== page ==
On 16th June 2022, ahead of the start of the European Organic Congress 2022, the Ukrainian organic movement expressed its solidarity with Ukrainian farmers. At the opening of the congress, representatives of the Ukrainian organic movement stated that Ukraine’s recovery should not be a return to the pre-war status but a full-fledged redevelopment and integration into the European community, based on sustainable development principles and taking into account the European Green Deal.
Kateryna Shor, spokesperson of IFOAM Organics Europe’s Ukrainian members said: “The recovery of the Ukrainian food production system should be based on agroecological principles. We understand that food security is on the forefront both in Ukraine and the world. But the war in Ukraine demonstrates the vulnerability of intensive production and long supply chains. We could see that large livestock enterprises are not only an easy target for airstrikes and artillery, but they are also very vulnerable to power outages and supply chain disruptions. Long food chains also make food system very sensitive to possible obstacles in supply chains over long distances, bringing up production costs and increasing resource use and food’s carbon footprint. Transitioning to local and sustainable food systems can ensure a stable income for local producers, lower food’s price, its carbon footprint, improve the quality of food and improve food security on local and regional level. We are very grateful to those producers who, despite the difficult situation, continue to work organically. And we’d like to support them!”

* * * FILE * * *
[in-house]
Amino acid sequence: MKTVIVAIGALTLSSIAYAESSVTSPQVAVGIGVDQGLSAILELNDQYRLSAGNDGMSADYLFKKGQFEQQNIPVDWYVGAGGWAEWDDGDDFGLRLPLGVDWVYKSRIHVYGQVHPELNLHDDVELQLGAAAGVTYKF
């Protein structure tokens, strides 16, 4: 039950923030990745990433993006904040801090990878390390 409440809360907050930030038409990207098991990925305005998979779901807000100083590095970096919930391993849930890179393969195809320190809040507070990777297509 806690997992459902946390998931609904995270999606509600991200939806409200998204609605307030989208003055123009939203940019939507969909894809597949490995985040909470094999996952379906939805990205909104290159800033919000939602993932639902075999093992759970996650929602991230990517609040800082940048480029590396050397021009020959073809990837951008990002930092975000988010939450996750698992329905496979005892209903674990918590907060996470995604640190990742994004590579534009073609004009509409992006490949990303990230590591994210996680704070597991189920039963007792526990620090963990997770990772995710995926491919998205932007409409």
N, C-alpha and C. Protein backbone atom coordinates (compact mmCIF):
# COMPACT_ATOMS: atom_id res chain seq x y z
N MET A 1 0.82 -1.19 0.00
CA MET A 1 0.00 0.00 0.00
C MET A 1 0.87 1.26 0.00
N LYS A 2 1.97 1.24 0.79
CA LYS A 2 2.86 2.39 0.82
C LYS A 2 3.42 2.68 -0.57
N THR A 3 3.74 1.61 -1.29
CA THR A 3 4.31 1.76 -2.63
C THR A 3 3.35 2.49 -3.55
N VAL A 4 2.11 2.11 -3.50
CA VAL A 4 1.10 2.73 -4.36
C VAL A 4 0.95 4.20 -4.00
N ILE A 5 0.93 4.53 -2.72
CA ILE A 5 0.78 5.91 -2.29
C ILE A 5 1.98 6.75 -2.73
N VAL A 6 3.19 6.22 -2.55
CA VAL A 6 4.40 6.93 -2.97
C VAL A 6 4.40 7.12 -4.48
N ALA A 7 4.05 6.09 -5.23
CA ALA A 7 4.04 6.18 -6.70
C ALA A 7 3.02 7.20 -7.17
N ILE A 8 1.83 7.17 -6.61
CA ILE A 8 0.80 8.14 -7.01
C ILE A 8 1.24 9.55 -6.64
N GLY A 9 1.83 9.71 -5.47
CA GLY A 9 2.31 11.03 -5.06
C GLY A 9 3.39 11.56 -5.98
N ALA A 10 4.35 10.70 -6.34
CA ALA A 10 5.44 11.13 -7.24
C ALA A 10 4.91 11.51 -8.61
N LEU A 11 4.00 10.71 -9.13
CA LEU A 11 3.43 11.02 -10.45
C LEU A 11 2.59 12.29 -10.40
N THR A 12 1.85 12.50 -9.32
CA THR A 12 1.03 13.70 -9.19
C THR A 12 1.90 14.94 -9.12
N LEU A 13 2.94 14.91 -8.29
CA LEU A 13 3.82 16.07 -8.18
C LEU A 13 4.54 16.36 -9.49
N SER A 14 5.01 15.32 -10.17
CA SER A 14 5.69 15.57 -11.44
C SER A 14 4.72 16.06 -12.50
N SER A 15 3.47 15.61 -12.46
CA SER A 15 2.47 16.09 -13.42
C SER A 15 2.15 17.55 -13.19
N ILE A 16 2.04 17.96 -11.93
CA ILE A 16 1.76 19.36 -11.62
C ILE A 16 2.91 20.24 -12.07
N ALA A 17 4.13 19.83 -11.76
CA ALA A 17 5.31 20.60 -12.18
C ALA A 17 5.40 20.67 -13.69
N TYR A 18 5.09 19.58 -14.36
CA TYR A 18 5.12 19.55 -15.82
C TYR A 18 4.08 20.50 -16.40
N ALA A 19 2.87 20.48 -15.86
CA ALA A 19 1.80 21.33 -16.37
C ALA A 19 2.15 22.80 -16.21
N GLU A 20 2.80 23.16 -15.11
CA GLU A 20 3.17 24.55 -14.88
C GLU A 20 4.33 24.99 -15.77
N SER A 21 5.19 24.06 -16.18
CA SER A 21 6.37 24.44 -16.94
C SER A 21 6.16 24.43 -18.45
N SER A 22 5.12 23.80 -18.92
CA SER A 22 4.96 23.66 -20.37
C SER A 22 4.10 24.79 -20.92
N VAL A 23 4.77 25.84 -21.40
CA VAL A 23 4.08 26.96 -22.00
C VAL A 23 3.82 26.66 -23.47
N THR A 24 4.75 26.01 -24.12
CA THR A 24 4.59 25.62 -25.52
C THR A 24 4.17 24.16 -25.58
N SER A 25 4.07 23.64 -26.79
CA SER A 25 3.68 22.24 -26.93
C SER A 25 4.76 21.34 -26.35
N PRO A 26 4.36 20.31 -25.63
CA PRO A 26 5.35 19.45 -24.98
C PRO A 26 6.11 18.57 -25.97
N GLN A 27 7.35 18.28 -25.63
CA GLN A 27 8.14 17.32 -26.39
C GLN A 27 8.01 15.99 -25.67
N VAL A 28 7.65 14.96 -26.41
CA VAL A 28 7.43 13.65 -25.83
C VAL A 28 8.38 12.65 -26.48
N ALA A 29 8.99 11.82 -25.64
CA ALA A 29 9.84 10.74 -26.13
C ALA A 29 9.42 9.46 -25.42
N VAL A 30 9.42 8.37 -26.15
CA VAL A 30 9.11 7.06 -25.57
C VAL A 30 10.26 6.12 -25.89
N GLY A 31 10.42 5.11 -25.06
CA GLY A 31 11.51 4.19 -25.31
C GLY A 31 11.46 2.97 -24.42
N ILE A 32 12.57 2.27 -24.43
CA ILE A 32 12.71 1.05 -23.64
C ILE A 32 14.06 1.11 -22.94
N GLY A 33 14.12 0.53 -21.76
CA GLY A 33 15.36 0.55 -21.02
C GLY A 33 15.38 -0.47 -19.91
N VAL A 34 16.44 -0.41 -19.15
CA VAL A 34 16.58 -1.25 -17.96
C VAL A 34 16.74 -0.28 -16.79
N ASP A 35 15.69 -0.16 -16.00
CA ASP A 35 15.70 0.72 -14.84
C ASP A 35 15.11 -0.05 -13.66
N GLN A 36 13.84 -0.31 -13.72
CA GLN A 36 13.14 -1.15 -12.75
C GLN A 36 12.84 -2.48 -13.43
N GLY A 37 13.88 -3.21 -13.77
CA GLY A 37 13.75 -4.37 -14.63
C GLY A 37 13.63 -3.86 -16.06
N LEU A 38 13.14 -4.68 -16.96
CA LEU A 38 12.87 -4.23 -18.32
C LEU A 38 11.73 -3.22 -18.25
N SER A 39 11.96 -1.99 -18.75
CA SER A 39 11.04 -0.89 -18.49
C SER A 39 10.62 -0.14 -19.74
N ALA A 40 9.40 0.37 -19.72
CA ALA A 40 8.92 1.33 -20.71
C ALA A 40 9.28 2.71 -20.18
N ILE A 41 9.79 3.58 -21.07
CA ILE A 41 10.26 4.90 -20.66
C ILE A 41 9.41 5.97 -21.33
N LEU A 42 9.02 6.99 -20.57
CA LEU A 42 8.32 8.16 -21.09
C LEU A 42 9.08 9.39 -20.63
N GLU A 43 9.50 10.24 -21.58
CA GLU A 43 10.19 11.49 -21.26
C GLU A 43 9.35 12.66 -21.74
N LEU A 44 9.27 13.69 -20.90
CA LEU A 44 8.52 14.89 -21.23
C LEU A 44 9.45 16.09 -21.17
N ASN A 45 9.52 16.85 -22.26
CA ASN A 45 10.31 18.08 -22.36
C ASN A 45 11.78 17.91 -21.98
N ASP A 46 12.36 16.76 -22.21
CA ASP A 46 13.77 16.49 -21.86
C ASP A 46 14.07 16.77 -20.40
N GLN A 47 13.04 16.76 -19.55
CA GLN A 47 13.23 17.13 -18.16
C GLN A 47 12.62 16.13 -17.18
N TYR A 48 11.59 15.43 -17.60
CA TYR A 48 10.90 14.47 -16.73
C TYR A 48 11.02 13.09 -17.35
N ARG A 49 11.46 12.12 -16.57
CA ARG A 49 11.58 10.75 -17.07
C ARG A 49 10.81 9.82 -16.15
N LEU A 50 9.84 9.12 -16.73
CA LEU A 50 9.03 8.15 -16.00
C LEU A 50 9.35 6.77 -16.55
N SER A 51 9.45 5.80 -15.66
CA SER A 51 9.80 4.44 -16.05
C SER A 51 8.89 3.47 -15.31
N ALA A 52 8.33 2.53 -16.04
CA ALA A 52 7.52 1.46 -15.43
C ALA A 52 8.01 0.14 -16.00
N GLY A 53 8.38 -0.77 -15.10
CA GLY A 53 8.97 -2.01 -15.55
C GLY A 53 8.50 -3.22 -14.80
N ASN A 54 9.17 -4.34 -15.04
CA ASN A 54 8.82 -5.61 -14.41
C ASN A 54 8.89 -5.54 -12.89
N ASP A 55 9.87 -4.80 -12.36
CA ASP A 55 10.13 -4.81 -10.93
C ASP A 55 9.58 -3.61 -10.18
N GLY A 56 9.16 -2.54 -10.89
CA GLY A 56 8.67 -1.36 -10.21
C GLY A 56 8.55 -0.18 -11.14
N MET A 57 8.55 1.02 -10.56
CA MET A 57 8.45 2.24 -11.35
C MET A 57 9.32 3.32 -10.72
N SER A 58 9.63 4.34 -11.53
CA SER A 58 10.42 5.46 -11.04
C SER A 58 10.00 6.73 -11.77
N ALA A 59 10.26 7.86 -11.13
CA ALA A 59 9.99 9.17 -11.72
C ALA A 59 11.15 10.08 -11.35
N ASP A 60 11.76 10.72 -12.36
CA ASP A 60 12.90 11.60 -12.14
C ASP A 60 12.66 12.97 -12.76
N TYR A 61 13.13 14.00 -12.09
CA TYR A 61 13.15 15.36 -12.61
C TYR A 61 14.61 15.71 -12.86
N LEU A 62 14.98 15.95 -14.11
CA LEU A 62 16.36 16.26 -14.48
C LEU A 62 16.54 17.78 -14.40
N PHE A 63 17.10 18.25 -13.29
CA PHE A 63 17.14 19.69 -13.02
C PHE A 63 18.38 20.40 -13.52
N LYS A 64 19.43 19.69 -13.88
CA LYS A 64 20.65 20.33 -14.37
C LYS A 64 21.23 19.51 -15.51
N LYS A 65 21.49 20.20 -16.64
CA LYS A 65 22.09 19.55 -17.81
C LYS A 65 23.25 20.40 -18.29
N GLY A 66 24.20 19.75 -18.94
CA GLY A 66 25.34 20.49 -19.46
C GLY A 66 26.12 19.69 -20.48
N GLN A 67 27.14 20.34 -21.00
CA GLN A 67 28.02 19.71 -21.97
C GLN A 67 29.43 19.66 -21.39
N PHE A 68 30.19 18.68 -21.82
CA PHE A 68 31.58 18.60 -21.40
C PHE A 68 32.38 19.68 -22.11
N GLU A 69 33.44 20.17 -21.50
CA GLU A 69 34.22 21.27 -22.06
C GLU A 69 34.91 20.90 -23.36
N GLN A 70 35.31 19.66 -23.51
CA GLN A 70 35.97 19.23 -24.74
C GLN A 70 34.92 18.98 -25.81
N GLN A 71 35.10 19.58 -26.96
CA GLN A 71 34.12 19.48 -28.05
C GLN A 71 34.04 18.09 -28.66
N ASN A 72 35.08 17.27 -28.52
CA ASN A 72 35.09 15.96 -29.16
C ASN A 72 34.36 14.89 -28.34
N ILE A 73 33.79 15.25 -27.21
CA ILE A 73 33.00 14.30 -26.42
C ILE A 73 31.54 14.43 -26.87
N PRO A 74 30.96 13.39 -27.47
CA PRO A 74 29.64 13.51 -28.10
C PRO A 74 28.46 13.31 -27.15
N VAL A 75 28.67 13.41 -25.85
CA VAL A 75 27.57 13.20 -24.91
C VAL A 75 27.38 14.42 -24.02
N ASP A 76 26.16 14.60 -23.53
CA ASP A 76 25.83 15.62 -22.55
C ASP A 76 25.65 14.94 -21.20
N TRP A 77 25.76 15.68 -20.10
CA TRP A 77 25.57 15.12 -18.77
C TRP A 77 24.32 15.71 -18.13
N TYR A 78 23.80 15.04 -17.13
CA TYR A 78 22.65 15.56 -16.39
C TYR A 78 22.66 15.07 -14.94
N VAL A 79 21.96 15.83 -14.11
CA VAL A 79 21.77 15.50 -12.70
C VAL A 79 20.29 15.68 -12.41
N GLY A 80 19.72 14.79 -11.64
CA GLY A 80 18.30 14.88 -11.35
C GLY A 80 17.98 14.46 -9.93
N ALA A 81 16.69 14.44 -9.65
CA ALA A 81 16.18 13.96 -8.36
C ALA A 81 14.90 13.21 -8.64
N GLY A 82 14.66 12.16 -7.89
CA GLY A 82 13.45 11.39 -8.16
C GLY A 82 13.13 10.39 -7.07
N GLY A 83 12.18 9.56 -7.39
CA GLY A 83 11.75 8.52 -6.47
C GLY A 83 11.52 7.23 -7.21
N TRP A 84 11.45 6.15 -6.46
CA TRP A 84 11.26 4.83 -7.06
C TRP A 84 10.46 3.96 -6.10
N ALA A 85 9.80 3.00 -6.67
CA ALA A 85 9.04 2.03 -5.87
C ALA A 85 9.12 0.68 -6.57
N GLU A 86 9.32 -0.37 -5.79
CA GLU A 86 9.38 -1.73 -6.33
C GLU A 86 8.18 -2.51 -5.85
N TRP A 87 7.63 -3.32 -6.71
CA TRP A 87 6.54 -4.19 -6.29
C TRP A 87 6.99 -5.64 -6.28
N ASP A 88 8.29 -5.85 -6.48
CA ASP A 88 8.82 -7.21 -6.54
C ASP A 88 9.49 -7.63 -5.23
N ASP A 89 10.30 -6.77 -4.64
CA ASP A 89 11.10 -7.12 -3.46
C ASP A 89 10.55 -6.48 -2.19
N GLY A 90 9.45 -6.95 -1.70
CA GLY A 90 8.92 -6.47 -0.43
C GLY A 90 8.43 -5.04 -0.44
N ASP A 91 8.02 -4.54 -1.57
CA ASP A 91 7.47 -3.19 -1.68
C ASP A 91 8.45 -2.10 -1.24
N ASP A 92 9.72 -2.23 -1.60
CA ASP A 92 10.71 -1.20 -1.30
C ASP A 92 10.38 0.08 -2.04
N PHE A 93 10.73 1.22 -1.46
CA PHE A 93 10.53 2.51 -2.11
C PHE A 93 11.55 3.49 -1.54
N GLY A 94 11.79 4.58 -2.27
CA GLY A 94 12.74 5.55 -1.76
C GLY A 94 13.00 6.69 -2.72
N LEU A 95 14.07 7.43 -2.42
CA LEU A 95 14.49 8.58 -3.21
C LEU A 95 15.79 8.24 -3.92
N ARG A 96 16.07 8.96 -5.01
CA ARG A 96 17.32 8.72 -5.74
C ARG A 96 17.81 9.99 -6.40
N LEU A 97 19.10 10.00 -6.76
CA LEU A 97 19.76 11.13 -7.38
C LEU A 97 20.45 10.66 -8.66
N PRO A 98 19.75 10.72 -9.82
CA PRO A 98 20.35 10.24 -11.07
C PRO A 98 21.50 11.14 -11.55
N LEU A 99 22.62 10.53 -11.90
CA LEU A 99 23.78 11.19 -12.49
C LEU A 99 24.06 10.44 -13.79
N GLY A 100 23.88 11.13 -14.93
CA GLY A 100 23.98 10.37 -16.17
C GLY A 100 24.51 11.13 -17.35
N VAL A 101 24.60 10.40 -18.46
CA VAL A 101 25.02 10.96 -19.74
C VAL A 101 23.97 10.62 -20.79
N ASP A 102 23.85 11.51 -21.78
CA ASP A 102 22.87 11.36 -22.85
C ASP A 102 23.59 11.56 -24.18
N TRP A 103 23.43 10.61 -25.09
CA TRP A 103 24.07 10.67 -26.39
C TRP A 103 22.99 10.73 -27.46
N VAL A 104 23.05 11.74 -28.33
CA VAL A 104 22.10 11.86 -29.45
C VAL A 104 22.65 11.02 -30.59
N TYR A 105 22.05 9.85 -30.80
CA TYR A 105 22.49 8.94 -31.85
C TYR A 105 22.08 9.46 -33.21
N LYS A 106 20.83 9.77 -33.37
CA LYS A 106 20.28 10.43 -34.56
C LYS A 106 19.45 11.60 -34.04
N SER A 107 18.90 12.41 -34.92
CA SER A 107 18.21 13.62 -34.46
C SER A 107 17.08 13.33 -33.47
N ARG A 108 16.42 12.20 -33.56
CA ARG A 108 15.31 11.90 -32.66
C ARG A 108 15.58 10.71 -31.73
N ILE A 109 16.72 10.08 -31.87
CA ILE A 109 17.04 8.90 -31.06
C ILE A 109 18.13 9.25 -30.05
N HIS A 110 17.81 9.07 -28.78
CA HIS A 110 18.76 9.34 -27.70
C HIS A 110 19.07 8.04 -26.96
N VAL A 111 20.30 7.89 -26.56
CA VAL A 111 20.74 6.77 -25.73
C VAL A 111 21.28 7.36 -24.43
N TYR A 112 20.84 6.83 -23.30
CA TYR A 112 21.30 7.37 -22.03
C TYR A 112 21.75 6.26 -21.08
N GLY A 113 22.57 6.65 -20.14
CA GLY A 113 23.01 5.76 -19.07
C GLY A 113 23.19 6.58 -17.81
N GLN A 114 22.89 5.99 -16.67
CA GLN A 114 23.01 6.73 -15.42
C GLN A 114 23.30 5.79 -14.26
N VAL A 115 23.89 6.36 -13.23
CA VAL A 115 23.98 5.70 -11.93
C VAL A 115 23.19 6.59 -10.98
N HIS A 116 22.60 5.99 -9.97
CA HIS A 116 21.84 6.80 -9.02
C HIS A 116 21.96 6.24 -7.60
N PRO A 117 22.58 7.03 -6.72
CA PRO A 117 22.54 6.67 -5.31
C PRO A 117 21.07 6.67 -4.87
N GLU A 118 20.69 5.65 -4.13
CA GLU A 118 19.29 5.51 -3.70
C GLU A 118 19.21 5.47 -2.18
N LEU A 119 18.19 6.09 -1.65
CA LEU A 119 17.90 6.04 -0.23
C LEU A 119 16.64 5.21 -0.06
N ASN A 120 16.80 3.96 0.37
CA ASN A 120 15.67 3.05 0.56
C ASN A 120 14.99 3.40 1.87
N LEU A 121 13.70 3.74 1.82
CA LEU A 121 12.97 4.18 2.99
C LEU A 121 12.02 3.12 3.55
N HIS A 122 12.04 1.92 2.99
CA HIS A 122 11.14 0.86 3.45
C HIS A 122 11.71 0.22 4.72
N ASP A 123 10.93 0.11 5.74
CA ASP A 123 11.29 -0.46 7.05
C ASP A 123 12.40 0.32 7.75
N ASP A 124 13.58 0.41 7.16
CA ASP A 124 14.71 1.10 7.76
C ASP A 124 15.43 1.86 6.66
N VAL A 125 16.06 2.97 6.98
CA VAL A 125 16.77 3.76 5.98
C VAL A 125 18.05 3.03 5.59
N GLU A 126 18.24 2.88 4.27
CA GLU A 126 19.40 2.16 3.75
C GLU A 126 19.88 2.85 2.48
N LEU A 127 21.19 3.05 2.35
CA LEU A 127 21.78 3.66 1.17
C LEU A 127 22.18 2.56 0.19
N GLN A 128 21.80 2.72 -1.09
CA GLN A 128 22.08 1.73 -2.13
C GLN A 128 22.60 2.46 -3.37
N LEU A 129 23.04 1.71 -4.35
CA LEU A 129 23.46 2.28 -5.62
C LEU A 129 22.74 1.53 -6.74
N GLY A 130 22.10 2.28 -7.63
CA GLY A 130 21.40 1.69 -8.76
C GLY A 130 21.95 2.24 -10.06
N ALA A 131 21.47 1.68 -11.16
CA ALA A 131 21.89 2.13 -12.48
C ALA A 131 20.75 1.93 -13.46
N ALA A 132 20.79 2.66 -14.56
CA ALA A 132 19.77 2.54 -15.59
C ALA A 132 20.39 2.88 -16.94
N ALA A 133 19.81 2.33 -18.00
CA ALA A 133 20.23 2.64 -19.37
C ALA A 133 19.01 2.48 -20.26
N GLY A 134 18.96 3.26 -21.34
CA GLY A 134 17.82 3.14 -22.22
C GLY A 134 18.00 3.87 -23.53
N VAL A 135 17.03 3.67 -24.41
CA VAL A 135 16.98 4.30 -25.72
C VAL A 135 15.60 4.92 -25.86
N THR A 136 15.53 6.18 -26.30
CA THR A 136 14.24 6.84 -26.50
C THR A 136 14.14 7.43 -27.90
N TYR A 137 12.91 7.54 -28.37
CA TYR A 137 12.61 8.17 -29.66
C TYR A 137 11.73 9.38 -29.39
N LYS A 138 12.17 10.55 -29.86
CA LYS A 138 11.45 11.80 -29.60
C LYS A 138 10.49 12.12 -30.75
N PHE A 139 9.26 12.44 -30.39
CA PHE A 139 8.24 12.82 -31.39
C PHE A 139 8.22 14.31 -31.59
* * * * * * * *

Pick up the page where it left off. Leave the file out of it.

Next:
Philippe Lassalle St-Jean, President of INTERBIO Nouvelle-Aquitaine continued: “Together with European, national and regional levels, we wanted to express our strong solidarity to the organic Ukrainian sector, to the farmers and to the companies that need help and need to produce and to harvest. The Ukrainian delegation is our guest here in Bordeaux and we do support the Organic initiative platform that gathers the fundings and the detailed requests of the organic operators from Ukraine. We think we should already be prepared for cooperation during the post-war period to maintain and develop the organic production in the country and to keep together the European targets of 25% of organic land in 2030”.
Eduardo Cuoco, IFOAM Organics Europe Director added: “The organic movement regrets and rejects calls to suspend environmental legislation and to forget about climate change and biodiversity loss because of this war. This crisis, like the pandemic before it, and others to come, should strengthen the EU’s determination to make our food system more resilient, in line with planetary boundaries and to bring our economic model back in balance with nature. Organic farming is the blueprint for an agroecological and social model of agriculture which is more independent from external inputs, resilient, fairer, healthier, knowledge-intensive and based on shorter supply chains. European countries should better support this transition to agroecology rather than seek to protect an agro-industrial model which is fragile and highly dependent on global imports and exports, fossil-fuels, and non-circular inputs.”
He continues: “The EU Farm to Fork Strategy sets the right mid- and long-term objectives to ensure food security in an uncertain and volatile world and remains the only relevant political direction to transform our food system. Shorter and better structured supply chains can reduce speculation and price volatility. Relocalisation and re-diversification of our food production system, coupled to changes in diet and decreasing intensity in animal husbandry, can reduce dependency of imports of grains and legumes for feed, as highlighted by scenarios of a transition to agroecology (see IDDRI’s Ten Years for Agroecology).”
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